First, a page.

Hilary Andersson, in the Kuwaiti desert for BBC News, is no stranger to war conditions, writes Wale Azeez. She reported from Bagram where the US forces set up an airbase during the conflict in Afghanistan.
But the sense of a “culture clash” between journalist and military was still palpable as soon as she arrived at the UK Military Armoured Division HQ, Forward Transmission Unit, last week.
“As soon as we arrived at the camp, in the midday heat, this soldier came up to us and said, ‘I’m effectively your troop commander. Here, put these on.'”
“These” were heavy, charcoal-lined, bio-chemical warfare suits. “He told us, ‘You’ve arrived in the middle of a chemical warfare exercise and I can’t have you walking around the camp in T-shirts and shorts while my men are in bio-suits.’ That was a real hassle, because all we wanted to do was to get working. That was our priority,” said Andersson.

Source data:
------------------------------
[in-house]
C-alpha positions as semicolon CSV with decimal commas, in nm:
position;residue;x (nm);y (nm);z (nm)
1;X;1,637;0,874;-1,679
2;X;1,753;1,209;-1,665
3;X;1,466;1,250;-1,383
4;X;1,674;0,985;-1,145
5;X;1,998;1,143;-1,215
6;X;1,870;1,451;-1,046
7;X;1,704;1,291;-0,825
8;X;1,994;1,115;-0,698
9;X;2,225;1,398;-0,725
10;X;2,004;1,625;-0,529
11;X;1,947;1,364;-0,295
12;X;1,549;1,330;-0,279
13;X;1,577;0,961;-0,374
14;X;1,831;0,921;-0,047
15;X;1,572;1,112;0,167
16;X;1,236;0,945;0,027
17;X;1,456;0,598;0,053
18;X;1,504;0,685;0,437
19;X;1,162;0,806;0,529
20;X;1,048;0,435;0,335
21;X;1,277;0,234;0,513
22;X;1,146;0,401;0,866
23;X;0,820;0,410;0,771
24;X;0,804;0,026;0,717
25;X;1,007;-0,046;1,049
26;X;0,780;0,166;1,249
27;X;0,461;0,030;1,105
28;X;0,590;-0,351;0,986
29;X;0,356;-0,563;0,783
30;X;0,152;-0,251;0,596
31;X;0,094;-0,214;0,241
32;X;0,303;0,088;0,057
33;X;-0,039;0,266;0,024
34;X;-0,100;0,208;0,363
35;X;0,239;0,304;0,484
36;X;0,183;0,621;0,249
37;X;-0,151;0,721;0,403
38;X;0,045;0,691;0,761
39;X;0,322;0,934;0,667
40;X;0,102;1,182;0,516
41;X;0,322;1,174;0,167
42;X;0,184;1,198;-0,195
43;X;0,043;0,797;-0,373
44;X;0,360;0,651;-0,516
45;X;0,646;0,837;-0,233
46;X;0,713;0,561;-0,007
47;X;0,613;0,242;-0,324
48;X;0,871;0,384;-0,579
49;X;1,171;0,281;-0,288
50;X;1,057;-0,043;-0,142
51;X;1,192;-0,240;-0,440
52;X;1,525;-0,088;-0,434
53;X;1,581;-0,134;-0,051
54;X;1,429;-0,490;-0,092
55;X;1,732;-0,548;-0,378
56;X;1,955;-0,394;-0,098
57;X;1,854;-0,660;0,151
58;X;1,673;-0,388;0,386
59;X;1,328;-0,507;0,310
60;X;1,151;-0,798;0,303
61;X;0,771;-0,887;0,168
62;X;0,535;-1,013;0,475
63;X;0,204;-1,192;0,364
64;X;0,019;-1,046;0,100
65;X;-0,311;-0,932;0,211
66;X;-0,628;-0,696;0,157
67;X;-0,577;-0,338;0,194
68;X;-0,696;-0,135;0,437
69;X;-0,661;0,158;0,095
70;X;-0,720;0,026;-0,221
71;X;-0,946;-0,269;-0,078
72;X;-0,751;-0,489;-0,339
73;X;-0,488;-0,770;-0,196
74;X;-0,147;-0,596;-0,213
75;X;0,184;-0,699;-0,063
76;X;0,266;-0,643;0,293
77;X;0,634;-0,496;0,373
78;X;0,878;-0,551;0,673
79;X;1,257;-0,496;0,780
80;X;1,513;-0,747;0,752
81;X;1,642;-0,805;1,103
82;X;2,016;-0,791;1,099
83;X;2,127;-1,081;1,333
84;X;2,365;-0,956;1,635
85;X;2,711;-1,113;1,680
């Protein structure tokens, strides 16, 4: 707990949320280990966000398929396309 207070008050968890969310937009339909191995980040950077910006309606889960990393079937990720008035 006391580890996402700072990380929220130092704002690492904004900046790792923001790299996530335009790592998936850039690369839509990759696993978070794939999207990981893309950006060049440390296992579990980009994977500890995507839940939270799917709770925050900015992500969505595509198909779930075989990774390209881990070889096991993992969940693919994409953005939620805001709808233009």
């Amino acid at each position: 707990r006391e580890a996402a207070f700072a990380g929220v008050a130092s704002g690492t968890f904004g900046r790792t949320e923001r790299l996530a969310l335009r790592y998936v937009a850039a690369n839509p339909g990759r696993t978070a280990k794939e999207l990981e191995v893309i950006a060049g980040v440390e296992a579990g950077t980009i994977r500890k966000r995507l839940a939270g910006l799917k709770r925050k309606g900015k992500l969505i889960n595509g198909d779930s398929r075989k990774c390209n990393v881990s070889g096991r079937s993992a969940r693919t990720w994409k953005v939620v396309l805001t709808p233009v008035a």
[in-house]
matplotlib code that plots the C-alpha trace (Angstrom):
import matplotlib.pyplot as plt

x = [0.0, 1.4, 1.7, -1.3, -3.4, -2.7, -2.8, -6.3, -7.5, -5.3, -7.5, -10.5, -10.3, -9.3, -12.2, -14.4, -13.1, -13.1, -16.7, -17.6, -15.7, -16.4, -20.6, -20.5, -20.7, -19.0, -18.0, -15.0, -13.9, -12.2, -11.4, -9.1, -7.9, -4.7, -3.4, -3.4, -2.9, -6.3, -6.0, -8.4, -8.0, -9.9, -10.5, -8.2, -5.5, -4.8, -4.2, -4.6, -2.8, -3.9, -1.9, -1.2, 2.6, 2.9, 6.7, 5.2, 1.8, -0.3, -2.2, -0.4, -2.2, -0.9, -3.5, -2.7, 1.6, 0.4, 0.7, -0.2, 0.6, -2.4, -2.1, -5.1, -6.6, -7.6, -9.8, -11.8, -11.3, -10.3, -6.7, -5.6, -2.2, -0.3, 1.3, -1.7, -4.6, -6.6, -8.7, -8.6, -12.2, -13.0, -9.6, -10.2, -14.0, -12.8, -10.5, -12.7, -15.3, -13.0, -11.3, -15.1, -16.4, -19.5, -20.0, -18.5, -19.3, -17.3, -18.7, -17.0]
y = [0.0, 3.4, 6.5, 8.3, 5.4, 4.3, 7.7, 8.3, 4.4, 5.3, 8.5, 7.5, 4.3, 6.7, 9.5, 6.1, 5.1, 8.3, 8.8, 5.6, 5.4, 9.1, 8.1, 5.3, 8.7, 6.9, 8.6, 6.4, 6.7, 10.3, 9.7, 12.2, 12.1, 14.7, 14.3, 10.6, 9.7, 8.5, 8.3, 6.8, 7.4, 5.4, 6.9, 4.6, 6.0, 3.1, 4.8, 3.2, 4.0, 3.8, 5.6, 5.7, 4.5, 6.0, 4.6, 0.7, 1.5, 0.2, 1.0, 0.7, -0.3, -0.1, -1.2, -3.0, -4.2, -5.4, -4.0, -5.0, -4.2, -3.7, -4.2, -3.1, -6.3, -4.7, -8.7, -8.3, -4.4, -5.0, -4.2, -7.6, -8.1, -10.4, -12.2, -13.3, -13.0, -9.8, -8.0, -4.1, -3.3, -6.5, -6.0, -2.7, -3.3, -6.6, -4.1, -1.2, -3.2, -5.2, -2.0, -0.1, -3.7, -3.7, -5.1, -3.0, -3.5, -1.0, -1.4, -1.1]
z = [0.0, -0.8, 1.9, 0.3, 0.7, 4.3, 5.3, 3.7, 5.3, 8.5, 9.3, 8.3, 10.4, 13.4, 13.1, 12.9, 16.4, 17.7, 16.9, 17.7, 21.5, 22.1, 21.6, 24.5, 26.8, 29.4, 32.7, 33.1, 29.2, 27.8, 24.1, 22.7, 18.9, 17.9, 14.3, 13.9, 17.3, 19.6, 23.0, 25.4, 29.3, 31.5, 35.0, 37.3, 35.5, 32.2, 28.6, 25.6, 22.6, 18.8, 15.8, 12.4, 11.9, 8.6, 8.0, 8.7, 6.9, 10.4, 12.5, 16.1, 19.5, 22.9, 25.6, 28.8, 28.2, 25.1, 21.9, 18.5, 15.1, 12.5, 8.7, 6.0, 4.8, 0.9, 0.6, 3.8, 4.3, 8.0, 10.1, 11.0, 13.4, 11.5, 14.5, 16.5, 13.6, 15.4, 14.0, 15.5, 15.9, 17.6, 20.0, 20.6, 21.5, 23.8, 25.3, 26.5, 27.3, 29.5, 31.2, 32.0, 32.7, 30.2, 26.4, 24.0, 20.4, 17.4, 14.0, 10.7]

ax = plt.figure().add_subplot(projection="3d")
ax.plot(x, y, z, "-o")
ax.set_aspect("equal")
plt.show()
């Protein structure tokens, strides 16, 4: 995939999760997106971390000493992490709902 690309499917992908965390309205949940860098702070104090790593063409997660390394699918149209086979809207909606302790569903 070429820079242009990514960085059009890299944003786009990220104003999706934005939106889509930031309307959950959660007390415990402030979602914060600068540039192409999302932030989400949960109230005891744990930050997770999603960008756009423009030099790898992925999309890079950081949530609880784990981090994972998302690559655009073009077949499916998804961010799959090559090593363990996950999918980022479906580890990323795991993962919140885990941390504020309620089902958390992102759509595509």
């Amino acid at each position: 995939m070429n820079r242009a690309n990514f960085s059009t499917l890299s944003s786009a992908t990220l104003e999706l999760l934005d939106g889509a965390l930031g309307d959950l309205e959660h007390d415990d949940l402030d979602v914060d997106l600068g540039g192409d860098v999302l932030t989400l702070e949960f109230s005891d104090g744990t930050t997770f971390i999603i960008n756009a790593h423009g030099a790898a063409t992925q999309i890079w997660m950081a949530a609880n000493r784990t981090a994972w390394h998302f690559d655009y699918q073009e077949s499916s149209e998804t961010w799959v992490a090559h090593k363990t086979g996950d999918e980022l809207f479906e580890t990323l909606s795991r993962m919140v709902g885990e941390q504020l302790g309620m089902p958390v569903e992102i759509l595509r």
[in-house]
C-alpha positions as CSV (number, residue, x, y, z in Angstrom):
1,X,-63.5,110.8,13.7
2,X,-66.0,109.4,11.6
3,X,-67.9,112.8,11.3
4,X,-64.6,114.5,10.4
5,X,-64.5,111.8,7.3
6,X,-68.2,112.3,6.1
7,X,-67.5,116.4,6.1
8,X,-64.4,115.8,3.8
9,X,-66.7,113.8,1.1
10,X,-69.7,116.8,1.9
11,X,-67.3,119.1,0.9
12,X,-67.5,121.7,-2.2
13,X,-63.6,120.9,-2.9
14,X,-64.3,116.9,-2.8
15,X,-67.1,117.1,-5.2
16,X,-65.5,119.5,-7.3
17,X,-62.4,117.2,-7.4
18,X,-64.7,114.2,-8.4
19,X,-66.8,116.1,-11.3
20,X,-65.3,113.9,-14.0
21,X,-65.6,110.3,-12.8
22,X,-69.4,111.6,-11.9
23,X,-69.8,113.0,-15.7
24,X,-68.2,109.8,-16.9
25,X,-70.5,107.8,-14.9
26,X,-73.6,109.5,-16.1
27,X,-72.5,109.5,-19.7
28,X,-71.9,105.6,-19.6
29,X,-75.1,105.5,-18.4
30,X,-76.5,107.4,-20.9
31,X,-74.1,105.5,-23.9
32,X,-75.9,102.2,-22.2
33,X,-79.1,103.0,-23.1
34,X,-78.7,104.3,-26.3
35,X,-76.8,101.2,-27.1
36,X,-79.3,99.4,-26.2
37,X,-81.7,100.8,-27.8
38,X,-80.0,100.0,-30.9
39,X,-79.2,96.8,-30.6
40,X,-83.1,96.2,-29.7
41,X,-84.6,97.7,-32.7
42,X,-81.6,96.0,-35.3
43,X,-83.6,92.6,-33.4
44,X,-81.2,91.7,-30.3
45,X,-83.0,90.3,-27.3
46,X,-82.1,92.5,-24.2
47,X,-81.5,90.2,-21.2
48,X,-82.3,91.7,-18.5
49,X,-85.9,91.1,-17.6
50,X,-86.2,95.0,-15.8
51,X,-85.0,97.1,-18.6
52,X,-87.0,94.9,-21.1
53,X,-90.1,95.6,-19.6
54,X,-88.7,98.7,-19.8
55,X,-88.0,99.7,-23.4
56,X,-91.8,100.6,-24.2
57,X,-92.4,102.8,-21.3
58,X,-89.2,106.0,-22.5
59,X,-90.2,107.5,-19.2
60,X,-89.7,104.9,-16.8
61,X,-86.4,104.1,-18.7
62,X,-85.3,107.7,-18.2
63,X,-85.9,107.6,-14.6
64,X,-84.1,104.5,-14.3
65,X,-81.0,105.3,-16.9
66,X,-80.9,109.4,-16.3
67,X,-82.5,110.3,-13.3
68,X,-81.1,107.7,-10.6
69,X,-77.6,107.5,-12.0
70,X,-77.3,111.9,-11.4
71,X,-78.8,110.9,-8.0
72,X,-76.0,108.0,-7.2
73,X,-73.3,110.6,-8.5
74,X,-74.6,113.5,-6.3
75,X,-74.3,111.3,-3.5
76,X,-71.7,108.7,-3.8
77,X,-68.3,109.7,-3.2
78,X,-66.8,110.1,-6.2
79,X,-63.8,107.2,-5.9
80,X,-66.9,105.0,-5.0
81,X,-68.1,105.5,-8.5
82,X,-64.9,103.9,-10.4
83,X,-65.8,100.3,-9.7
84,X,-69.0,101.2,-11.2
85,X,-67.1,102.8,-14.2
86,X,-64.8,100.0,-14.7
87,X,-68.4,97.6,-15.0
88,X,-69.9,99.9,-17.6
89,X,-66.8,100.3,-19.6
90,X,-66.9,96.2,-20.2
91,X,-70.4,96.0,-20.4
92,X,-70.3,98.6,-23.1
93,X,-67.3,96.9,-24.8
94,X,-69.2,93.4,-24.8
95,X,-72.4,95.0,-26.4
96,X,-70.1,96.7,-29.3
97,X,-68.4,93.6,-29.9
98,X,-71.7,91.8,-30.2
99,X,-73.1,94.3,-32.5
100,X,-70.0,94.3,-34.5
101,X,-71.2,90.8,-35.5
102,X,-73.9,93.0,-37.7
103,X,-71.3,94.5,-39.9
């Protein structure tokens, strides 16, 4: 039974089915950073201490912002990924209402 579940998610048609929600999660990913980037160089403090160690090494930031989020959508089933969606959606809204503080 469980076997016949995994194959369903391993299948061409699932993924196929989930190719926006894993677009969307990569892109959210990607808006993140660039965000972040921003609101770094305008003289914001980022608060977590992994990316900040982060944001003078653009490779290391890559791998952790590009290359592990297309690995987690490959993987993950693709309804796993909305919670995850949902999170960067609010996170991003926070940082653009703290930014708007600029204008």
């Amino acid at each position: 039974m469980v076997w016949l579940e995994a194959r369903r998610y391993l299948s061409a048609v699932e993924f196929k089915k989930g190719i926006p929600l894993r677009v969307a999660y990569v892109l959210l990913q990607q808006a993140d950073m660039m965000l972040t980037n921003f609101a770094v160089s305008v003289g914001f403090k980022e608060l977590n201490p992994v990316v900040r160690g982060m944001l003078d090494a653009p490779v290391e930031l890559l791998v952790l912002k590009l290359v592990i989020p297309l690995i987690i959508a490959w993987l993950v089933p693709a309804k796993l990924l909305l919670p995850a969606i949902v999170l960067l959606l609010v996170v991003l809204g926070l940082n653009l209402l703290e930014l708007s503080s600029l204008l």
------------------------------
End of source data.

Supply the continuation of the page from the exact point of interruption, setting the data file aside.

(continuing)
“There is clearly a cultural difference. They try to make us neat and tidy and impose a bit of discipline. But they are friendly. It’s always strange to be under any kind of restrictions and, of course, we don’t like working with other organisations. But they recognise this about us and they respect it.”